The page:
According to a poll released yesterday by the Public Religion Research Institute, “white Evangelical support of President Trump is at an all-time high, with 75 percent holding a favorable view of the president and just 22 percent holding an unfavorable view. This level of support is far above support in the general population, where Trump’s favorability is at 42 percent.”
Evangelical support for Trump remains high despite the allegations of an affair with Stormy Daniels. And, well, despite so much more. President Trump puts Evangelicals in spiritual crisis. Prominent Evangelicals like Tony Perkins and Jerry Falwell Jr. emphasize the importance of morality in public life. They castigated Bill Clinton for his affairs, but they give Donald Trump a pass for his moral indiscretions.
Indeed, there is a strong element of hypocrisy among these Evangelicals, and I suppose we are justified in calling out their hypocrisy. But their hypocrisy isn’t because they are evil. It’s because they are human.
As a progressive Christian, I think it’s important that we hold on to the word “sin.” Yes, it’s an ugly word that has been abused by many Christians who use “sin” to condemn others. They point their fingers against others, claiming those others are living a life of sinful immorality because they are living contrary to the will of God.
It would be so easy for me to mirror our Evangelical siblings in pointing my finger against them for supporting Trump despite his immortality. I’m tempted to claim that their fervent support of Trump is hypocritical and stems from the fact that they are living under sin.
I’m tempted to make that claim because I believe it’s true. For Evangelicals to attack Bill Clinton for his moral failures yet give Donald Trump a free pass is hypocritical and sinful. David Brody, co-author of the book The Faith of Donald Trump, states that, “Evangelicals believe in the grace principle; they’re willing to allow him grace.”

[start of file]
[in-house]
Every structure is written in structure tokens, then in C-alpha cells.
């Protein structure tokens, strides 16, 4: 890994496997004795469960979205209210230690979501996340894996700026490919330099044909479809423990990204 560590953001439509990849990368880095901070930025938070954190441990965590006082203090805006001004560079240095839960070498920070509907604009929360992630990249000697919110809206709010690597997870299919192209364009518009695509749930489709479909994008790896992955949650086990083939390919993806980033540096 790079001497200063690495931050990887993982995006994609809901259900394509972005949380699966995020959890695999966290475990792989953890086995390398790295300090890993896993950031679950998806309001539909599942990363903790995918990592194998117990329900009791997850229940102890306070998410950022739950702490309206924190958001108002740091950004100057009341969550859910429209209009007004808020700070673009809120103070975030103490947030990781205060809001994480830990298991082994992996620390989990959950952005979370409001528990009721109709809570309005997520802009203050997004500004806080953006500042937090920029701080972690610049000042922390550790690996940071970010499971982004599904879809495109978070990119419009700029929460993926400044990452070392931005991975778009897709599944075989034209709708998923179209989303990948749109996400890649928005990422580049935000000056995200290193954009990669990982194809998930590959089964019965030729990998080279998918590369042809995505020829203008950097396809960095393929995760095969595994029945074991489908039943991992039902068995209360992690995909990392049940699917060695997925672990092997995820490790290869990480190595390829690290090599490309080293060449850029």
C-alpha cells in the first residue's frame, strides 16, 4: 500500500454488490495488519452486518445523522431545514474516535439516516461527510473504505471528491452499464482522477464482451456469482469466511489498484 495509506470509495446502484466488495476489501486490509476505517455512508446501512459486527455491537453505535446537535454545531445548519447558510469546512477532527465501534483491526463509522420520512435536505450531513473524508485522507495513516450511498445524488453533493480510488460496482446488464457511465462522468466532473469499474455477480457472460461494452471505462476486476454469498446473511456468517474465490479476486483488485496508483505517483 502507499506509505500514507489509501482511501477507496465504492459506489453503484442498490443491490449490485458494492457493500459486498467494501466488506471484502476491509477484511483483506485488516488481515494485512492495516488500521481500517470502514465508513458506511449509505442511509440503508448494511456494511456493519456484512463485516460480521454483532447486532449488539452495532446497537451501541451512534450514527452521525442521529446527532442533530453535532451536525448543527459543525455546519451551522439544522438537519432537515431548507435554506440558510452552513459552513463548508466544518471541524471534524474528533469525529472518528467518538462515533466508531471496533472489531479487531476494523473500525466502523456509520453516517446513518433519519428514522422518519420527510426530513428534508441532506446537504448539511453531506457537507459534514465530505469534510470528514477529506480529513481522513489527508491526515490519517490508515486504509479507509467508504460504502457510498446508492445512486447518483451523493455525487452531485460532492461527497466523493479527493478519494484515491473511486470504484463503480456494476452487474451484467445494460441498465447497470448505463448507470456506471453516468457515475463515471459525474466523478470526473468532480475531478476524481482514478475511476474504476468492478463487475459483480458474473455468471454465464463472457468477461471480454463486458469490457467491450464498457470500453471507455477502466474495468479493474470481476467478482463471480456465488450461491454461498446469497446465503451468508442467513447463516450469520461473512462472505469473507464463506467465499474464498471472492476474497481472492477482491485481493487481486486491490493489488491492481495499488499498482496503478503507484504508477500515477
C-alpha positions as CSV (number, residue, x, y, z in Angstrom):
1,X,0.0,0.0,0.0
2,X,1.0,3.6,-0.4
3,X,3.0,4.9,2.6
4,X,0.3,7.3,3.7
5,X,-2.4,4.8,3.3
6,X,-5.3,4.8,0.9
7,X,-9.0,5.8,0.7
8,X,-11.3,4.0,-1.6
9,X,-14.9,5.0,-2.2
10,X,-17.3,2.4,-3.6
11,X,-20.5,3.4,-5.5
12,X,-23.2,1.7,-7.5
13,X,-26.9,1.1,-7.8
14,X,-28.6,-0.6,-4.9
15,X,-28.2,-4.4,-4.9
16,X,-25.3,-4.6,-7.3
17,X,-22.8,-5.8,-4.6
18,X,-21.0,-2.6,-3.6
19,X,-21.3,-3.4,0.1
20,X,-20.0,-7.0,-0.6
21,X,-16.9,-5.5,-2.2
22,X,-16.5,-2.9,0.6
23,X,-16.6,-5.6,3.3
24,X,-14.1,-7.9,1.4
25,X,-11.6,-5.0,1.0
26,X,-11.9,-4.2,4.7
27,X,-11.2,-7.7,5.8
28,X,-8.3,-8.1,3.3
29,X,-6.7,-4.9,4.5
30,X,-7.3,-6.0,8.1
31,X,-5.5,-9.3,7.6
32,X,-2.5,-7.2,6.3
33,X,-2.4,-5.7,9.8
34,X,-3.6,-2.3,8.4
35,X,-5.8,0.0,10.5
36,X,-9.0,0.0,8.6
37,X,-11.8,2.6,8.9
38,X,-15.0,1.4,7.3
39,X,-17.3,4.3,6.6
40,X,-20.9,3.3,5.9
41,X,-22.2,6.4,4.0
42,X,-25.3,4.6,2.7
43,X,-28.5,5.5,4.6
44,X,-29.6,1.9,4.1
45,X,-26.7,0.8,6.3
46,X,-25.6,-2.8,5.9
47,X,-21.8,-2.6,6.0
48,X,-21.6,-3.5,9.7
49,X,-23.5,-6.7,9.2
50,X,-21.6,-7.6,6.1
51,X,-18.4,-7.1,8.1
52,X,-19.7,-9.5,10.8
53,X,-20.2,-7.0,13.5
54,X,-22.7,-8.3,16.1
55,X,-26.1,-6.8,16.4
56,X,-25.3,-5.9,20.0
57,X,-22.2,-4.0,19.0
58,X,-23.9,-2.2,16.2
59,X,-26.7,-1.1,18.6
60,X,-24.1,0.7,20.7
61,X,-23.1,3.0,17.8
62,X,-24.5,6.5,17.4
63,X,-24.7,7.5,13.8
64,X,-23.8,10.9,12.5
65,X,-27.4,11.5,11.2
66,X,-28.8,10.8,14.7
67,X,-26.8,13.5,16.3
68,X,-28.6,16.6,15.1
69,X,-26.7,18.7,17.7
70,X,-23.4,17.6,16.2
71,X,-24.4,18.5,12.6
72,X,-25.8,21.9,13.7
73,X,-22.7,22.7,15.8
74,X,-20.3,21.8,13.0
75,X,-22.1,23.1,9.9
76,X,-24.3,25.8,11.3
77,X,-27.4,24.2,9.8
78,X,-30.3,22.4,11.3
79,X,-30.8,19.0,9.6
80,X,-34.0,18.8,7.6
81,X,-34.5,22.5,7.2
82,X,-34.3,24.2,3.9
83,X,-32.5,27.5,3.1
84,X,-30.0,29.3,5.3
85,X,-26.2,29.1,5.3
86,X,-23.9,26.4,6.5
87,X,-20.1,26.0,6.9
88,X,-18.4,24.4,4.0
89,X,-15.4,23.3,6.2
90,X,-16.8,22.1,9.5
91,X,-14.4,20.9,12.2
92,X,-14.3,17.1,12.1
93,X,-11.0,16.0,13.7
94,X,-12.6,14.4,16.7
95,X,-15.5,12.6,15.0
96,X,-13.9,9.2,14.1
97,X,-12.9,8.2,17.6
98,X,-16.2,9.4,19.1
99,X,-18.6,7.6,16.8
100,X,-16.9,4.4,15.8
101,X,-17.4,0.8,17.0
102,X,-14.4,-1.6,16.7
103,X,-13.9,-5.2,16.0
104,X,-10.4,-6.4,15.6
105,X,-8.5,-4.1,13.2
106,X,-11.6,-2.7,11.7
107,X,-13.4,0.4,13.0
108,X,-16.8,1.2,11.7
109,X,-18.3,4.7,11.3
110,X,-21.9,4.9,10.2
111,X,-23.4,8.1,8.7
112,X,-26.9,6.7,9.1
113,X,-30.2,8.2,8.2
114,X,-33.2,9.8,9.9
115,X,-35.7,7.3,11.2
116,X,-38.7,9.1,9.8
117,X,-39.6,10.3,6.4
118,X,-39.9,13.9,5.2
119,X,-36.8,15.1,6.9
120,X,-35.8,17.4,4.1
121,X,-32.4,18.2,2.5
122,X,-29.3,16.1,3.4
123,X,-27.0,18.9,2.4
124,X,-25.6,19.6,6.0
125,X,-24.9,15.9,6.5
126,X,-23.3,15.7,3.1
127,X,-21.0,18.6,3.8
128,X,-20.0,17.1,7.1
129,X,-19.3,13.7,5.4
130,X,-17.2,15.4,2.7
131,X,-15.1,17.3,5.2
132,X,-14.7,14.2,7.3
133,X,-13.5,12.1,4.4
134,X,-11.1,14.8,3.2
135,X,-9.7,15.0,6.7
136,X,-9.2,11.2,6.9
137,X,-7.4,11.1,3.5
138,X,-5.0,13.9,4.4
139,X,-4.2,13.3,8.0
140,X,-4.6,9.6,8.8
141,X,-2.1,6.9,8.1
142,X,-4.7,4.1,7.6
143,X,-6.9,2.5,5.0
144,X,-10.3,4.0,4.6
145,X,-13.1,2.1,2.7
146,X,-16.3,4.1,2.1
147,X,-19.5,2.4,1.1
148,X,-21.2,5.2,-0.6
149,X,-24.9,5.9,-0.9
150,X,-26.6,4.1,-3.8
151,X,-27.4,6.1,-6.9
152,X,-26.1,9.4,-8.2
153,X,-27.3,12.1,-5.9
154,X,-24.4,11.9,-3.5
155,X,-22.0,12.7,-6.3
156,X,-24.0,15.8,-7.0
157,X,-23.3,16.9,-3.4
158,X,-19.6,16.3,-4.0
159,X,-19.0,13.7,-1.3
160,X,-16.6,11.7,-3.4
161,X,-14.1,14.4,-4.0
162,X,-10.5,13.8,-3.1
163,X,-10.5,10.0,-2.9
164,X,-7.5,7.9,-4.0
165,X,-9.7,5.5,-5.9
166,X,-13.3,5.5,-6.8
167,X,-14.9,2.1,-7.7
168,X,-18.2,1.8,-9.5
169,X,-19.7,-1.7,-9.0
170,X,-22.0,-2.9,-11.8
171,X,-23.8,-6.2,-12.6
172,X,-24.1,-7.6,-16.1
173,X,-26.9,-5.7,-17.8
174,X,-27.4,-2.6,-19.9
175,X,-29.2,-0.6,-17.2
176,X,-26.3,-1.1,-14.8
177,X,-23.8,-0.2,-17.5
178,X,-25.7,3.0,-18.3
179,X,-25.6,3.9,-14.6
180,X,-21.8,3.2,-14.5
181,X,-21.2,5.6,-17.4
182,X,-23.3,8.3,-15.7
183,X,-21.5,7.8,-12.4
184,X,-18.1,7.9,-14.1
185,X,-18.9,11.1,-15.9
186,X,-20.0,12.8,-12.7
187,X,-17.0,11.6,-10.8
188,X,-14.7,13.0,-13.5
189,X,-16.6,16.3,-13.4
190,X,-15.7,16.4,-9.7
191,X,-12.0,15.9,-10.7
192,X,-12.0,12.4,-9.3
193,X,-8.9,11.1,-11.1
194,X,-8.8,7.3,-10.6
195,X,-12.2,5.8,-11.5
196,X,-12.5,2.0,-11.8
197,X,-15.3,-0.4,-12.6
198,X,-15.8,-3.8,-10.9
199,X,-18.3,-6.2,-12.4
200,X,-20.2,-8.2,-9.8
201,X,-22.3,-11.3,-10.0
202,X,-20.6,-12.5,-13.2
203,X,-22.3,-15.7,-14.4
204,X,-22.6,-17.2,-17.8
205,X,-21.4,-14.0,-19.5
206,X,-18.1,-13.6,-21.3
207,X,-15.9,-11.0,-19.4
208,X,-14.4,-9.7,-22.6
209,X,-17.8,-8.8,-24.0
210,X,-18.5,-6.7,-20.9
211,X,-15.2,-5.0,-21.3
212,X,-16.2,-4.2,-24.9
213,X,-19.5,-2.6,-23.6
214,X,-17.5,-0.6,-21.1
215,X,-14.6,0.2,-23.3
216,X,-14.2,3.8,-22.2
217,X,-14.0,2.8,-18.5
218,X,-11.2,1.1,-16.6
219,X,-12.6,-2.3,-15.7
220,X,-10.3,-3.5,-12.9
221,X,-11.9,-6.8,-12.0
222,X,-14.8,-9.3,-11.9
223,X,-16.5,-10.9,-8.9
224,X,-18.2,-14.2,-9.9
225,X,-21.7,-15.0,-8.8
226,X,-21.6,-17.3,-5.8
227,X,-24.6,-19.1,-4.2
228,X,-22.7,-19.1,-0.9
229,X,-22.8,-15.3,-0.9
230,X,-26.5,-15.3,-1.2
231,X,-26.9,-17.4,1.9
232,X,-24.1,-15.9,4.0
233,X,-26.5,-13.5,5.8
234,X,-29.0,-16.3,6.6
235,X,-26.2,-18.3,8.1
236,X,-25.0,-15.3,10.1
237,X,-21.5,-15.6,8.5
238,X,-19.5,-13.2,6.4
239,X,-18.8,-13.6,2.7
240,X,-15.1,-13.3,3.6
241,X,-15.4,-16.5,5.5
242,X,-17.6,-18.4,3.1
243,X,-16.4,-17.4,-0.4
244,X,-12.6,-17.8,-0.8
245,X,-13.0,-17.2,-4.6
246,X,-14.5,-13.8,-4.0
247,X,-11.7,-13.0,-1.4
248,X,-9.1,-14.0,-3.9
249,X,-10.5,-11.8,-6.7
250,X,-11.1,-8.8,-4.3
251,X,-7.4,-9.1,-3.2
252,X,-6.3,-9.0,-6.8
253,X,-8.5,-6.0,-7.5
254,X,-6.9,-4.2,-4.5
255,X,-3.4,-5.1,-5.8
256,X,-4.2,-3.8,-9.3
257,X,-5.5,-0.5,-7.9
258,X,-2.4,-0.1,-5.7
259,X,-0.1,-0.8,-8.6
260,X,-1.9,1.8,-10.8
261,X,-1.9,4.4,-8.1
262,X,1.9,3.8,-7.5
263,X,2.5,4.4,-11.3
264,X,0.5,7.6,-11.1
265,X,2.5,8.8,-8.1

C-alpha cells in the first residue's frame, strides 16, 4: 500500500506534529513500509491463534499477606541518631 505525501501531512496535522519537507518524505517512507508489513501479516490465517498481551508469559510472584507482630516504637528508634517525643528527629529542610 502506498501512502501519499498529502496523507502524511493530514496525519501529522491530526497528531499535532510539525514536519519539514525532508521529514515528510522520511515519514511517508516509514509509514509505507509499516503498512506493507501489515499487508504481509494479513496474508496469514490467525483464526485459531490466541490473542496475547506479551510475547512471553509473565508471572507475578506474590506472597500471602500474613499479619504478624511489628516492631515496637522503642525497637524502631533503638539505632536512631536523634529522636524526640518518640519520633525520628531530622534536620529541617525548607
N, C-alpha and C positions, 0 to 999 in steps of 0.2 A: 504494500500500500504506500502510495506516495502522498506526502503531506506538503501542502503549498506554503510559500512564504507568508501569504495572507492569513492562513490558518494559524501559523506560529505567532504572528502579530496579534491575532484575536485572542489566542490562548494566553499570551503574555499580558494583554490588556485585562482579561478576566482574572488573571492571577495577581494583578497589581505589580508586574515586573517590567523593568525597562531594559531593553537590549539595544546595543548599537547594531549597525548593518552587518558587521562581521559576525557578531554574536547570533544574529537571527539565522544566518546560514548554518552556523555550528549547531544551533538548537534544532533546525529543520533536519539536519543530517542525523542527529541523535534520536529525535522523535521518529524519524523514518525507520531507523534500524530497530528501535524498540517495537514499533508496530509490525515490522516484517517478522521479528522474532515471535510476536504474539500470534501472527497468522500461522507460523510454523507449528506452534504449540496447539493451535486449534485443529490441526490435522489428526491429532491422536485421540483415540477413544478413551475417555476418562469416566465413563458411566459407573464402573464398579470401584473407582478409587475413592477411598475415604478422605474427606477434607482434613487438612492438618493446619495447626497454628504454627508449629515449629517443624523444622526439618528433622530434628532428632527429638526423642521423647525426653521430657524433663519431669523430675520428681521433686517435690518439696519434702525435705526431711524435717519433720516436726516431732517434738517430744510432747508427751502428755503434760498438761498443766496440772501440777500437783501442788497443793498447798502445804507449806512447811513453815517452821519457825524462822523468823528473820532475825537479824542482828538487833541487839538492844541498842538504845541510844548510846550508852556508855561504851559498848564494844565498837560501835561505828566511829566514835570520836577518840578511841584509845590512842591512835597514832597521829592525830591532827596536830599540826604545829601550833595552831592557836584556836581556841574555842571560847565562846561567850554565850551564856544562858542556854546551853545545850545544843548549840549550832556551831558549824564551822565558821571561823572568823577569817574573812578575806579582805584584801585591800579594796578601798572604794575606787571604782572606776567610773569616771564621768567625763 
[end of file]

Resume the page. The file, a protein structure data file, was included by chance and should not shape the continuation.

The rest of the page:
I love grace. I think we live by grace. We need more grace in the world. In Jesus we receive grace upon grace, not because we deserve it, but because Jesus freely bestows it.
But the Evangelical faith crisis stems from a misunderstanding of grace. Grace isn’t just for the people in our group or for those we support. It’s for everyone.
And yet there’s also a place for calling out evil and sin and oppression wherever we see it. After all, Jesus had some harsh words for those who opposed him, even calling them a brood of vipers. But as we call out sin, it’s important to remember Jesus’ question,
Why do you see the speck in your neighbor’s eye, but do not notice the log in your own eye? Or how can you say to your neighbor, ‘let me take the speck out of your eye,’ while the log is in your own eye. You hypocrite, first take the log out of your own eye, and then you will see clearly to take the speck out of your neighbor’s eye.
Some think Jesus’ statement means we should only deal with the log in our own eye. But notice that Jesus doesn’t just leave it there. He says that there’s still a speck in your neighbor’s eye, but before you do anything about their speck, you must first do the difficult and painful work of taking the log out of your own eye.
I believe the Evangelical claim that we all fall short of the glory of God because of sin. I have a log in my eye, but I’d rather not do the painful work of taking it out. I’d rather emphasize the speck in my neighbor’s eye because when I do I get distracted from that painful log in my own eye.
I think this tendency is what makes Evangelicals who support Trump hypocritical. And it’s what makes me hypocritical, too.
And it’s why we need more grace. Having more grace for ourselves when we discover that massive log in our own eye enables us to have more grace for others. Because on some level, to be human means to find ourselves acting like hypocrites. For example, when it comes to politics, I often give people on my side a pass I would never give to the other side. This is hypocritical and it’s human.
And when we fall into that trap, we could all use a little more grace from the other side.
Image: Shealah Craighead [Public domain], via Wikimedia Commons
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